Fostering Community and Collaboration with Remote Workers

When there’s no intentionality behind remote work, employees can feel isolated. While some workers may thrive in an environment with minimal face-to-face interactions, it’s also true that no interactions can hinder a person’s career growth.

Newer phenomena like the promotion gap can be attributed to proximity bias, where managers in hybrid models favor those who regularly come into the office. Remote employees can also miss out on promotions and growth opportunities because they are away when important conversations occur in the office.

Collaboration can improve for remote experts like Darcy through meeting design and batch onboarding.

Meeting design

“I'm somebody who is closer with my remote team than I'd ever been with an in-person team, which sounds wild, but some of the strategies that work to make that happen were around meeting design,” Darcy explains.

“When you're in a meeting, sometimes no one's talking. That's because there's no host, there's no agenda, there's no initiation, there's no welcoming, there's no question icebreaker at the beginning. Sometimes, it starts with a quick meeting design, ensuring you have an opening and a closing and a way to connect.”

Batch onboarding

“Onboarding in a remote environment is scary for a lot of people,” Darcy describes. “Imagine going into an office for the first time. Now you're going into an environment where you can't see, feel, or touch the environment. So language, making sure that onboarding is welcoming through language, but people from different teams are also going through it together.”

“It gives a strong sense of camaraderie and having a safe place for them to ask questions or have questions answered before they're asked. So people don't feel shy reaching out in the all-team channel when they're brand new. They have their own space to connect and communicate,” she explains.

Take advantage of breakout rooms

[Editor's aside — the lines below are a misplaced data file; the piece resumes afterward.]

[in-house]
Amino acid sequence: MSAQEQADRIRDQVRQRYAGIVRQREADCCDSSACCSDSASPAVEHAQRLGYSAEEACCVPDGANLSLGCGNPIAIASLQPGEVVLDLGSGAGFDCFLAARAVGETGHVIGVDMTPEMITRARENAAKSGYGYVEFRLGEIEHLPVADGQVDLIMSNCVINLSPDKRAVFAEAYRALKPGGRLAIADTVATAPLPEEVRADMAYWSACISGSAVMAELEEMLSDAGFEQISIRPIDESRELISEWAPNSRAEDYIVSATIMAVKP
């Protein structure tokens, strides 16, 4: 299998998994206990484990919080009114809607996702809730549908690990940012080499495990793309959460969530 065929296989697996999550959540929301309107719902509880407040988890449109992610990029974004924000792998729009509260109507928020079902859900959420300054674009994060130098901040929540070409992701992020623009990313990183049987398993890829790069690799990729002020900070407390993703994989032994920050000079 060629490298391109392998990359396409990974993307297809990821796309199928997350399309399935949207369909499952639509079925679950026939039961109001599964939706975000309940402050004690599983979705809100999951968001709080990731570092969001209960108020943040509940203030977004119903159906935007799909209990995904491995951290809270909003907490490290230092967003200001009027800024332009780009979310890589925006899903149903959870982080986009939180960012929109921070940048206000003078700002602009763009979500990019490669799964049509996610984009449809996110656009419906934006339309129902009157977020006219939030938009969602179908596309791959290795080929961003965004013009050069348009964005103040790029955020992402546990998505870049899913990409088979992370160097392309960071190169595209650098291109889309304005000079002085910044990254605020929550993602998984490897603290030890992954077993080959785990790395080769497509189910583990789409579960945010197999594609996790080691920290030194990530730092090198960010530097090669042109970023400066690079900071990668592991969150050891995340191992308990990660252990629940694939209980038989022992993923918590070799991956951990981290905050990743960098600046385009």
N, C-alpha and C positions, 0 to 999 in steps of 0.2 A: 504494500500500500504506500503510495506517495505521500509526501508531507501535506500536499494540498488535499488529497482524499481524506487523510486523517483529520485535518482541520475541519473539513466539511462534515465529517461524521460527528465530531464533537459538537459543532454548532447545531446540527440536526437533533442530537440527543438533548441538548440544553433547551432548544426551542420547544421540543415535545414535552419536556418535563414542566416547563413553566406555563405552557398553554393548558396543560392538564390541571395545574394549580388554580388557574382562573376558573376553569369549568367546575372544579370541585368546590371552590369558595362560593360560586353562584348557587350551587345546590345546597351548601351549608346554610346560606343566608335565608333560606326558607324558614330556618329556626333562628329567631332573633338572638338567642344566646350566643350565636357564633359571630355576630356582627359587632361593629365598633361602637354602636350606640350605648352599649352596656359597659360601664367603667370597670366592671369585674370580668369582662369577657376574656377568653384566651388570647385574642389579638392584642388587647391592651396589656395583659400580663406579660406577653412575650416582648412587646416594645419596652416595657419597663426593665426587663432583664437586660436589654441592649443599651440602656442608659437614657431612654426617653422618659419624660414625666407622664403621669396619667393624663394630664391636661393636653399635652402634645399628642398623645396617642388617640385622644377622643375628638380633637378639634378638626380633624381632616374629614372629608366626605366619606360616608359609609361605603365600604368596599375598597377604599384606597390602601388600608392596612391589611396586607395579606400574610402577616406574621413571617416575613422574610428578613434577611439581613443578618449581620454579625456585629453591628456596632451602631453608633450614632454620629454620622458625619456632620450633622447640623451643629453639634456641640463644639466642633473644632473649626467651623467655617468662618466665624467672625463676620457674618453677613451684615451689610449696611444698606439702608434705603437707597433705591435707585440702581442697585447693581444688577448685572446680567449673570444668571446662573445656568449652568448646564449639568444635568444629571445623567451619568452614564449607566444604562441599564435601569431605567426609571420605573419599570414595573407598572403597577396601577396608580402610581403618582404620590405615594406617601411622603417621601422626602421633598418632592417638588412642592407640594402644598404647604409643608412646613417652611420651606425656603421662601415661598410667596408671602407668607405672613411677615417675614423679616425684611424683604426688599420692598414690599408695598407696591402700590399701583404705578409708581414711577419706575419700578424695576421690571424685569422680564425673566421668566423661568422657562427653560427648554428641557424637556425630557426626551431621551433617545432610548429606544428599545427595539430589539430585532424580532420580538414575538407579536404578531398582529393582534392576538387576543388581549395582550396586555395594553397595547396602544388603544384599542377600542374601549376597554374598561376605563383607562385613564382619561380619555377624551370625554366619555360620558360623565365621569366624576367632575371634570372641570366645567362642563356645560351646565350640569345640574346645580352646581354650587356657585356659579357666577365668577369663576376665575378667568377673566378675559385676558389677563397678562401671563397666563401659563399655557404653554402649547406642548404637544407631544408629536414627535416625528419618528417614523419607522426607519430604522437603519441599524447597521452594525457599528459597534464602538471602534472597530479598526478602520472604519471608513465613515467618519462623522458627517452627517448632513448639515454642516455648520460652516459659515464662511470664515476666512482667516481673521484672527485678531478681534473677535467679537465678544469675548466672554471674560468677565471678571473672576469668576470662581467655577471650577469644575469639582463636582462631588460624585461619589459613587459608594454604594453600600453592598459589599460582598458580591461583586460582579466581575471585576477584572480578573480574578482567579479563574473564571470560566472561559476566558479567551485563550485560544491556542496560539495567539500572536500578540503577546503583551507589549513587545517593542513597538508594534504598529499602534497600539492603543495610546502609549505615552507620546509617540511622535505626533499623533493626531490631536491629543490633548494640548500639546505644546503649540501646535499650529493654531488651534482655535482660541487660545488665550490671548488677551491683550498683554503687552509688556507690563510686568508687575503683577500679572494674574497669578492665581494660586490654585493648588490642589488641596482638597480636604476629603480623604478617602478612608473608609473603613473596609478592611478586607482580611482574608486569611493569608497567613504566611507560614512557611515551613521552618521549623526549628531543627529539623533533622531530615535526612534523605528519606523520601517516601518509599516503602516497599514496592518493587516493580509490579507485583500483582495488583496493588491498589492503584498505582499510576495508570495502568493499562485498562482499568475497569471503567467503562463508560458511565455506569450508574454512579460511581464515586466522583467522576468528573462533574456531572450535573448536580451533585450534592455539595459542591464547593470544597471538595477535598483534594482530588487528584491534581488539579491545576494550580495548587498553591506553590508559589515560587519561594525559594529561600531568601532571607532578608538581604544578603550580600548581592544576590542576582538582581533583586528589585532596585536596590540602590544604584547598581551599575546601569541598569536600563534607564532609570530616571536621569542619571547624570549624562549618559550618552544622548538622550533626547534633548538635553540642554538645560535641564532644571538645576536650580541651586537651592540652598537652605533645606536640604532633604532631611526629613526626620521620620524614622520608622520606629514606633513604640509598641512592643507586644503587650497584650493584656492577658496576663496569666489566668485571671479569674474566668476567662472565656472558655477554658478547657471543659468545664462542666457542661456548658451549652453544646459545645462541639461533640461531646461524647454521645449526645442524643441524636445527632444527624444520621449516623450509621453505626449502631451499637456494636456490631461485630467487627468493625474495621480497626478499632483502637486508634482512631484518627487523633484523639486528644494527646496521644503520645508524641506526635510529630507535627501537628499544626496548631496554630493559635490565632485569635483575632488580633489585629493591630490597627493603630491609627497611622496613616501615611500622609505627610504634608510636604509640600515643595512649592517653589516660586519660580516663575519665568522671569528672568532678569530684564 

For Darcy, one very underutilized tool in teams using video conferencing software is breakout rooms. “Let's say you have two teams that might not be communicating very well but need to work well together, and you see that in your people analytics,” she details.

“Put them in breakout rooms together, and you force them to talk. Forcing them to talk means they're building relationships and will therefore build trust and help them get their work done better, creating more profits and engagement. We have the tools. It's just about learning how to use them and designing around them.”

Is remote suitable for your company?

When we asked Darcy about her advice for companies still on the fence about staying remote or worrying about their team’s efficiency, she revealed that remote is not for everyone. “Don't just go remote because everybody else is going remote. It might not work well for your culture or your products,” she advises.

For Darcy, culture plays a massive role in the decision. “I'm a big proponent of remote, so I think my number one piece [of advice] is learning who you are as a culture. Learn how you want to work and what that will do, and once you communicate that, it will allow people to self-select out of your culture, and then people can self-select in.” 

Regarding the remote debate on whether remote is good or bad for companies, she says:

“Remote is for you if you want it to be for you. As a leadership team, there has to be the value of willingness, and with remote does come a lot of intention and hard work. If you're willing to do the work, nothing good comes easy, and just know that it will be hard, but you'll get 10,000 times the results if you care and put intention into it.”

Wrapping up

Remote employee productivity has been central to the remote work debate for a long time. The recent return-to-office mandates have stirred the pot of this ongoing discussion, but many factors can impact productivity.

Although research suggests a decline in remote work productivity, experts say it all comes down to company culture. As remote-first work consultant Darcy Boles explained, remote might not be for everyone, but for those who embrace it, it needs intentionality.

Keeping remote employees motivated and productive relies heavily on a company’s willingness to double down its efforts of creating an environment where people can thrive. On top of that, organizations should provide the tools employees need, set clear expectations, use proper communication channels, and, most importantly, show that they care about their people.

If you are looking to give your remote teams the tools they need, reach out to GroWrk. We handle IT equipment procurement and deployment in more than 150 countries. You can replenish your stock and ship devices to end users in just a few clicks. Request a demo to learn more.